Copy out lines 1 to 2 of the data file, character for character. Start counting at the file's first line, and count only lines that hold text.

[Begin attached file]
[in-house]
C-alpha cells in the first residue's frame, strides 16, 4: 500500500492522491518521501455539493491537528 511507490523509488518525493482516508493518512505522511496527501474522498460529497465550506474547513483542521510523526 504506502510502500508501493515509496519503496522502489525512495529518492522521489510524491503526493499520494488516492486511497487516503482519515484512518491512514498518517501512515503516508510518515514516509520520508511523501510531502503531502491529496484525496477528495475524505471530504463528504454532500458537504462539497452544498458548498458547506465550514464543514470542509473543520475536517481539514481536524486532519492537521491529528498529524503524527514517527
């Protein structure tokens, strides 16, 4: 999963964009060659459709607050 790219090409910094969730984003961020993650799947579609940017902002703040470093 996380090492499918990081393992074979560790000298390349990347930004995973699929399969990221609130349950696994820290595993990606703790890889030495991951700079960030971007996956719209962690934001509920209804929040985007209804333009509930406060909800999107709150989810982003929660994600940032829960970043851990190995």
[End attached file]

[in-house]
C-alpha cells in the first residue's frame, strides 16, 4: 500500500492522491518521501455539493491537528 511507490523509488518525493482516508493518512505522511496527501474522498460529497465550506474547513483542521510523526 504506502510502500508501493515509496519503496522502489525512495529518492522521489510524491503526493499520494488516492486511497487516503482519515484512518491512514498518517501512515503516508510518515514516509520520508511523501510531502503531502491529496484525496477528495475524505471530504463528504454532500458537504462539497452544498458548498458547506465550514464543514470542509473543520475536517481539514481536524486532519492537521491529528498529524503524527514517527